Jul 9, 2014
Projecting a 3-dimensional future
Tel Aviv University researchers develop holography technology that could change the way we view the world
Since the 1960s, theatergoers have shelled out for crude 3-D glasses, polarized glasses, and shutter glasses to enhance their viewing experience. These basic devices, used to trick the brain into perceiving an artificial three-dimensional reality, may soon be rendered obsolete with the introduction of new holography technology developed by Tel Aviv University researchers.
TAU doctoral students Yuval Yifat, Michal Eitan, and Zeev Iluz have developed highly efficient holography based on nanoantennas that could be used for security as well as medical and recreational purposes. Prof. Yael Hanein, of TAU's School of Electrical Engineering and head of TAU's Center for Nanoscience and Nanotechnology, and Prof. Jacob Scheuer and Prof. Amir Boag of the School of Electrical Engineering, led the development team. Their research, published in the American Chemical Society's publication Nano Letters, uses the parameters of light itself to create dynamic and complex holographic images.
In order to effect a three-dimensional projection using existing technology, two-dimensional images must be "replotted" — rotated and expanded to achieve three-dimension-like vision. But the team's nanoantenna technology permits newly designed holograms to replicate the appearance of depth without being replotted. The applications for the technology are vast and diverse, according to the researchers, who have already been approached by commercial entities interested in the technology.
Taking out the map
"We had this interesting idea — to play with the parameters of light, the phase of light," said Mr. Yifat. "If we could dynamically change the relation between light waves, we could create something that projected dynamically — like holographic television, for example. The applications for this are endless. If you take light and shine it on a specially engineered nanostructure, you can project it in any direction you want and in any form that you want. This leads to interesting results."
The researchers worked in the lab for over a year to develop and patent a small metallic nanoantenna chip that, together with an adapted holography algorithm, could determine the "phase map" of a light beam. "Phase corresponds with the distance light waves have to travel from the object you are looking at to your eye," said Prof. Hanein. "In real objects, our brains know how to interpret phase information so you get a feeling of depth, but when you look at a photograph, you often lose this information so the photographs look flat. Holograms save the phase information, which is the basis of 3-D imagery. This is truly one of the holy grails of visual technology."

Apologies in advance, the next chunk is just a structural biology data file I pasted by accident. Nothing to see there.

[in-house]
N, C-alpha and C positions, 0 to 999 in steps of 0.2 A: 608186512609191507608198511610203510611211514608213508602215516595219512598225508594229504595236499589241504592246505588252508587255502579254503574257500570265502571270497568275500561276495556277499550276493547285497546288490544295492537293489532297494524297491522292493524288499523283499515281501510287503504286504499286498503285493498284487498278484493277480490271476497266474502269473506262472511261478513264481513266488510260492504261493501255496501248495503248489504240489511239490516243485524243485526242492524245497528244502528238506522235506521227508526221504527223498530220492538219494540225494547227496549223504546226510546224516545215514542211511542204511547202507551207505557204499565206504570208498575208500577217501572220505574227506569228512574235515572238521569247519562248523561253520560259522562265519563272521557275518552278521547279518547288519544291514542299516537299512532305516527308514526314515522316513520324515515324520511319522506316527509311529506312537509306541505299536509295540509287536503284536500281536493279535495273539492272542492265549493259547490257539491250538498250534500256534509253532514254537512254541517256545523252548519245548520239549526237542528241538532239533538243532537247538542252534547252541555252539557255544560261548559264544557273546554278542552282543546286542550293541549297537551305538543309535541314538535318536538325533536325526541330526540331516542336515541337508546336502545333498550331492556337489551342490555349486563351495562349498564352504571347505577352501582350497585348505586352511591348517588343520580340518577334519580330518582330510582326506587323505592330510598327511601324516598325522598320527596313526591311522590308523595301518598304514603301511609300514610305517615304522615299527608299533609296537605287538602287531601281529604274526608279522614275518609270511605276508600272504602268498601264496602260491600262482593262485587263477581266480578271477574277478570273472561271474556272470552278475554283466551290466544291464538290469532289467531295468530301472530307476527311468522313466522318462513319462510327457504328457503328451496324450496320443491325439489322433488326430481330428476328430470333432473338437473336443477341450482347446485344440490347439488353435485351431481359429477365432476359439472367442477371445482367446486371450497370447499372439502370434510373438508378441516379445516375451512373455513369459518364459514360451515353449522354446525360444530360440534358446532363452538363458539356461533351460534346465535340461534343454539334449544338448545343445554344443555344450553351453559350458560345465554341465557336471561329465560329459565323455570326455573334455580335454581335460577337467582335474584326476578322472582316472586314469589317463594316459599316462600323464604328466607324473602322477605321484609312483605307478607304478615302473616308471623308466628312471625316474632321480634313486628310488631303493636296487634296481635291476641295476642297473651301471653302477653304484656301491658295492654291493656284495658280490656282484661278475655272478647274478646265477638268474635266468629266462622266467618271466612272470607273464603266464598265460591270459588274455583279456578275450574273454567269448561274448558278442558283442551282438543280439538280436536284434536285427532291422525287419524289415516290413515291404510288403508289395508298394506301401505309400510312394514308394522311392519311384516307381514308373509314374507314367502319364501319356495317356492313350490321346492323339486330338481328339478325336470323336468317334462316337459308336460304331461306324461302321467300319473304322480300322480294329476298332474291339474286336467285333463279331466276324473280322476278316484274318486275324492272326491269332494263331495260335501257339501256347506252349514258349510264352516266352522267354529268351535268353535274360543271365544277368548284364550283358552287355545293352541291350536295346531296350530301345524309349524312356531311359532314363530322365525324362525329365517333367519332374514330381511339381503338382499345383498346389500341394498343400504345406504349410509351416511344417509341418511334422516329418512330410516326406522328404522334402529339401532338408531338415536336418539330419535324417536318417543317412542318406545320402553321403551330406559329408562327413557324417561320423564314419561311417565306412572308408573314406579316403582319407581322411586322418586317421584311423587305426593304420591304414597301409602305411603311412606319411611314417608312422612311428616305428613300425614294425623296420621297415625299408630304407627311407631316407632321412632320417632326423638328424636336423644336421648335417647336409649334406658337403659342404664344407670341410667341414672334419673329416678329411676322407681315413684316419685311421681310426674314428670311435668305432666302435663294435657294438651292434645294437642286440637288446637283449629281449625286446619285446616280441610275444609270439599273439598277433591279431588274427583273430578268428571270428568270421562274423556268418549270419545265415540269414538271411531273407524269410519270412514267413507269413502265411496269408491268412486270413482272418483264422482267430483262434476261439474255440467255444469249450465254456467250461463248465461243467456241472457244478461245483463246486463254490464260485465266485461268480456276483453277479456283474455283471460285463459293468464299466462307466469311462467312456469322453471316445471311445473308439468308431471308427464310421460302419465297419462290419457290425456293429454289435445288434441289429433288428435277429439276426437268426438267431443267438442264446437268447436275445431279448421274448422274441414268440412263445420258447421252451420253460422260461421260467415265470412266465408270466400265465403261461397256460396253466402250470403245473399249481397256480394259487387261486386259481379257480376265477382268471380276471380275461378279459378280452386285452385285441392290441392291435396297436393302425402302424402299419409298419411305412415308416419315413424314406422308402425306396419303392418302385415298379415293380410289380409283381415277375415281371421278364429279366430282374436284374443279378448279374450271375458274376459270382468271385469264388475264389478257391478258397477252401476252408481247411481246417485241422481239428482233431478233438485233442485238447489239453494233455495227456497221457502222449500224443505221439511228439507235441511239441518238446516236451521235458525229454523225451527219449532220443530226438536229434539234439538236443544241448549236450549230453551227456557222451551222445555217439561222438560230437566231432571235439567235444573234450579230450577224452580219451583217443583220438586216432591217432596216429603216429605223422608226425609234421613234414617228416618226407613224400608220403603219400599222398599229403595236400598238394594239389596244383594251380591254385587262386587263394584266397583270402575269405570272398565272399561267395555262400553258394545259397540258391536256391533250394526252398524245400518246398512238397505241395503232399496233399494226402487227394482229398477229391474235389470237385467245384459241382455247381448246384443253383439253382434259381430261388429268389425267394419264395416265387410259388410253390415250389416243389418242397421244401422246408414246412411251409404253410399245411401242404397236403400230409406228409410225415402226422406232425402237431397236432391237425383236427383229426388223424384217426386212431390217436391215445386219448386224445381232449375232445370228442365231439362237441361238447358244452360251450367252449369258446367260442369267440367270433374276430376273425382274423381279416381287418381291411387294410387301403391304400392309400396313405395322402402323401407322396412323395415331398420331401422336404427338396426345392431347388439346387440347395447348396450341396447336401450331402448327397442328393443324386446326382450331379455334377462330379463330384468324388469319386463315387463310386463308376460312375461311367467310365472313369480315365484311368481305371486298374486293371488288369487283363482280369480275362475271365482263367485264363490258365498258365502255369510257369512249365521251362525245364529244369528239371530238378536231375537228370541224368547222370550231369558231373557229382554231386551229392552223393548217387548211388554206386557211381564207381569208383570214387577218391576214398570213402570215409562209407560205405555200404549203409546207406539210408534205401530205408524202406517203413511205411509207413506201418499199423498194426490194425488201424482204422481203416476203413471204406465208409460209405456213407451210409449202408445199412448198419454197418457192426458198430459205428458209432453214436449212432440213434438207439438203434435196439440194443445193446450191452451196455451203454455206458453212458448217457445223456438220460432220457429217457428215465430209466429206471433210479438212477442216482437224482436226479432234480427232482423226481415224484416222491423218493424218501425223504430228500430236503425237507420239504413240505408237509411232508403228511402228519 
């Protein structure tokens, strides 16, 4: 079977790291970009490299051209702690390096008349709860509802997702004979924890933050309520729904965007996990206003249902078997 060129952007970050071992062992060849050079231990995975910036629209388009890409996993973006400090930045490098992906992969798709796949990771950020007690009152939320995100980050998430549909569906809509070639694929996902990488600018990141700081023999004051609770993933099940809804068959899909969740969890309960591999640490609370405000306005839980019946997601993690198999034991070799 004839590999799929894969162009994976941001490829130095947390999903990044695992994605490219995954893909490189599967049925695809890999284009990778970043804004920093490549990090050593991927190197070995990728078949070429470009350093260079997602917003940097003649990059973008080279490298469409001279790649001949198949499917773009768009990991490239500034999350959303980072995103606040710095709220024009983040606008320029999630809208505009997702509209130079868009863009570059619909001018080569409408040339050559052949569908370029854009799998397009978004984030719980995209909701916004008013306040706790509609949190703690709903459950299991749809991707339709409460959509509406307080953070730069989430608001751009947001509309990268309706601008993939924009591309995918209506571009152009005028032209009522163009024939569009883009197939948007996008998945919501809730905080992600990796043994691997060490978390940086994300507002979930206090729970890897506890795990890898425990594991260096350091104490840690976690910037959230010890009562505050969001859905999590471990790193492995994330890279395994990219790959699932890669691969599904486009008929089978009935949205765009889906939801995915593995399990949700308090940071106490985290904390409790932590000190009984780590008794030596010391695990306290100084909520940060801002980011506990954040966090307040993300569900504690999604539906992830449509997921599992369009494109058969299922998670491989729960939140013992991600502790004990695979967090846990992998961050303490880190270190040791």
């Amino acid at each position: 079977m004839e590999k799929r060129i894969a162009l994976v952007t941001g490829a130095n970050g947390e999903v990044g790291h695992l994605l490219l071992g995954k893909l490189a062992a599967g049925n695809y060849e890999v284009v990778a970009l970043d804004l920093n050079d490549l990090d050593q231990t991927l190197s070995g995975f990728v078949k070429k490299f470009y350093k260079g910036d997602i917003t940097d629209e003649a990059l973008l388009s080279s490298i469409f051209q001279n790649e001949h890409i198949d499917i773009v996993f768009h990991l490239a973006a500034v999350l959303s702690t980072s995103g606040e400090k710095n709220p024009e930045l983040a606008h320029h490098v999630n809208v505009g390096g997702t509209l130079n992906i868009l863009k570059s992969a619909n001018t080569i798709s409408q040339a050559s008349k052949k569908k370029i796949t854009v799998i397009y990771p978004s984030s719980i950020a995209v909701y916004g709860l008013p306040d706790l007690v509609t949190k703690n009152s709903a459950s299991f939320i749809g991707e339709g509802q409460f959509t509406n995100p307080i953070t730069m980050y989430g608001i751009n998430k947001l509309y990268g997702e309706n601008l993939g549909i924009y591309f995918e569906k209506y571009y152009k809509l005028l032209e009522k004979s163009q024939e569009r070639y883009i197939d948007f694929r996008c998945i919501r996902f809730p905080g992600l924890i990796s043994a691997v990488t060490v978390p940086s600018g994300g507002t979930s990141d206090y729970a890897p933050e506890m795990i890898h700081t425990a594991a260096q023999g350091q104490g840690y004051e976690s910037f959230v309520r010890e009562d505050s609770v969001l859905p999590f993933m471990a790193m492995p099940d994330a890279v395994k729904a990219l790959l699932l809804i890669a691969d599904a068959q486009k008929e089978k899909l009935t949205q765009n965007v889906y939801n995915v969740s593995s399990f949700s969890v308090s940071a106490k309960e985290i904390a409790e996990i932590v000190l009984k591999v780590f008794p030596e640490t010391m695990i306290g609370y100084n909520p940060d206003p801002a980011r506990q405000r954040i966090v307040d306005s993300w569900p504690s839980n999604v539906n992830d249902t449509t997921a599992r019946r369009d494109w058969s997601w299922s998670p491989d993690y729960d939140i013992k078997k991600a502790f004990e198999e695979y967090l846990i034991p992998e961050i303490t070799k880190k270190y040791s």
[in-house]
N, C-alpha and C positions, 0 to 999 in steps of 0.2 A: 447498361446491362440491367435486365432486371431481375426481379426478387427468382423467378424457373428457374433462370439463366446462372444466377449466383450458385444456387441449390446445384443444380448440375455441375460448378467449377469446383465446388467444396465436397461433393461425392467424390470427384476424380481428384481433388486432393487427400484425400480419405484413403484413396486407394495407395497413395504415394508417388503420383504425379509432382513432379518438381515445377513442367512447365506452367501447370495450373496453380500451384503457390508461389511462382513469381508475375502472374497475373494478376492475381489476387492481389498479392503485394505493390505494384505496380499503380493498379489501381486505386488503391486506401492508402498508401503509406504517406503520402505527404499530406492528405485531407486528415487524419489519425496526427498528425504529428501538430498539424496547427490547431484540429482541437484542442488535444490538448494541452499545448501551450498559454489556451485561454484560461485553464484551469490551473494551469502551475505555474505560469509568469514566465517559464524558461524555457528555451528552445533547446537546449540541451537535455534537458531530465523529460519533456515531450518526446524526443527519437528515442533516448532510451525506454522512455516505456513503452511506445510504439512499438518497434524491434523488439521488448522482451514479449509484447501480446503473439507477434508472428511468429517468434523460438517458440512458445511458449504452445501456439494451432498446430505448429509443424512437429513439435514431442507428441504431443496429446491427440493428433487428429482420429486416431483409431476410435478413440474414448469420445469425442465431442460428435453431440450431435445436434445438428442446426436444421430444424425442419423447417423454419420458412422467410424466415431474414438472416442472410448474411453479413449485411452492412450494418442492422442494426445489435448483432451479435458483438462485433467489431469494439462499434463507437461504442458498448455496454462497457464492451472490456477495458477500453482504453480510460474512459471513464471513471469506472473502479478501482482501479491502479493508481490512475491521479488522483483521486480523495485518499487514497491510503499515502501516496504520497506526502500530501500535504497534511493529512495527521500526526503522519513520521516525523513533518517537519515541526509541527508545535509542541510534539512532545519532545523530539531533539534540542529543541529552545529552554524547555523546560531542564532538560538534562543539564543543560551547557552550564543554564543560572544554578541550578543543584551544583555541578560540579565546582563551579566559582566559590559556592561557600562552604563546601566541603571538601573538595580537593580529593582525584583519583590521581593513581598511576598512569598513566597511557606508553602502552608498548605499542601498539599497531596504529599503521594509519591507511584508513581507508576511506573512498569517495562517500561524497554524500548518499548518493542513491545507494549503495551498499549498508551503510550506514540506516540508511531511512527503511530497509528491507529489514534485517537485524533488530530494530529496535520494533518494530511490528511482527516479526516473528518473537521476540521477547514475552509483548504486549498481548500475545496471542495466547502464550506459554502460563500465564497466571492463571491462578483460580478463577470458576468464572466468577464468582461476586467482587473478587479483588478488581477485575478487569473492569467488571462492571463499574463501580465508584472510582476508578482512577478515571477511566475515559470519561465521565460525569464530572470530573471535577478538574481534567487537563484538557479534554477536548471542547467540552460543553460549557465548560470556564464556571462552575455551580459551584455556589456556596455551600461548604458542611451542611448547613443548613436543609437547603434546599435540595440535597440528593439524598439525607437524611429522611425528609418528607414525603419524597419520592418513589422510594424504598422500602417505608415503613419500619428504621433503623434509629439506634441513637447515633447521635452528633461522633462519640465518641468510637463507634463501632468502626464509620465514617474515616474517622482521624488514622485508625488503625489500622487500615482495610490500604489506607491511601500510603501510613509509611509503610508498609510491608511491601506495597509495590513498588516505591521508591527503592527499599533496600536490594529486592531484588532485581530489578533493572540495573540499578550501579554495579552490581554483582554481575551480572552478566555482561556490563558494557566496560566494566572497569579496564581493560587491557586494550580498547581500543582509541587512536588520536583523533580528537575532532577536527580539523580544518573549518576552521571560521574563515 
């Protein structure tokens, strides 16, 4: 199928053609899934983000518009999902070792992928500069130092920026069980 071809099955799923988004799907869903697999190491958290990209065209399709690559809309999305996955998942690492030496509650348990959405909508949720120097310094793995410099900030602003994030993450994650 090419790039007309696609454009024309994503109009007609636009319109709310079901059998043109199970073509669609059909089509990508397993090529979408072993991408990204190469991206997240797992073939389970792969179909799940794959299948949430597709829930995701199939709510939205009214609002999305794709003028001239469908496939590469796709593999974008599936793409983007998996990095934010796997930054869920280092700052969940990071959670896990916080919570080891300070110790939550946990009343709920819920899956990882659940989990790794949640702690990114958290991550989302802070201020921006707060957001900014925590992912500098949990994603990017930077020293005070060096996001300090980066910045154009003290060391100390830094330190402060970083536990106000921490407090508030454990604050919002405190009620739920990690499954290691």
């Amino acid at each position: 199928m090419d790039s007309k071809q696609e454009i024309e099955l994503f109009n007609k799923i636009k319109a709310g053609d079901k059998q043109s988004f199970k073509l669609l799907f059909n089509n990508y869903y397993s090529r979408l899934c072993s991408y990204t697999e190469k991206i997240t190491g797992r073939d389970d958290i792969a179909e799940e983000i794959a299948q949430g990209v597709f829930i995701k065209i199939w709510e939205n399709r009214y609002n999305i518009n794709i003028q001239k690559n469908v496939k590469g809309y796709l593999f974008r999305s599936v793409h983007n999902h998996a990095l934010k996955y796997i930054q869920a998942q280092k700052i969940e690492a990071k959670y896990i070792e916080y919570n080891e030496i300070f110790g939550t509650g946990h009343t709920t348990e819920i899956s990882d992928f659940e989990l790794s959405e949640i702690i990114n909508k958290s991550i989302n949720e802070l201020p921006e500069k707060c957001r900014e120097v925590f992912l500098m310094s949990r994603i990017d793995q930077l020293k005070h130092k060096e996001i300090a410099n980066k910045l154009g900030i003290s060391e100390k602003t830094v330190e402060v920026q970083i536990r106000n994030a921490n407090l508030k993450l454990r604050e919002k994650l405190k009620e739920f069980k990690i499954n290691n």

According to the researchers, their methodology is the first of its kind to successfully produce high-resolution holographic imagery that can be projected efficiently in any direction.
"We can use this technology to reflect any desired object," said Prof. Scheuer. "Before, scientists were able to produce only basic shapes — circles and stripes, for example. We used, as our model, the logo of Tel Aviv University, which has a very specific design, and were able to achieve the best results seen yet."
The key to complex imagery
"This can be used for scientific research, security, medical, engineering, and recreational purposes," said Prof. Scheuer. "Imagine a surgeon, who is forced to replot several CAT-SCAN images to generate an accurate picture. By generating just one holographic image, she could examine symptoms from every angle. Similarly, an architect could draw up a holographic blueprint that he could actually walk through and inspect. The applications are truly endless."
The new technology could also be used to improve laser-based radars used for military purposes as well as advance anti-counterfeiting techniques that safeguard against theft.
"We optimized holograms to the highest resolution and created a new methodology able to produce any arbitrary image," said Prof. Scheuer. "Everything was done here, at the facilities of Tel Aviv University Center for Nanoscience and Nanotechnology; including the fabrication, characterization and experiments."
The researchers are currently developing technology that will allow holographic images to change shape and move.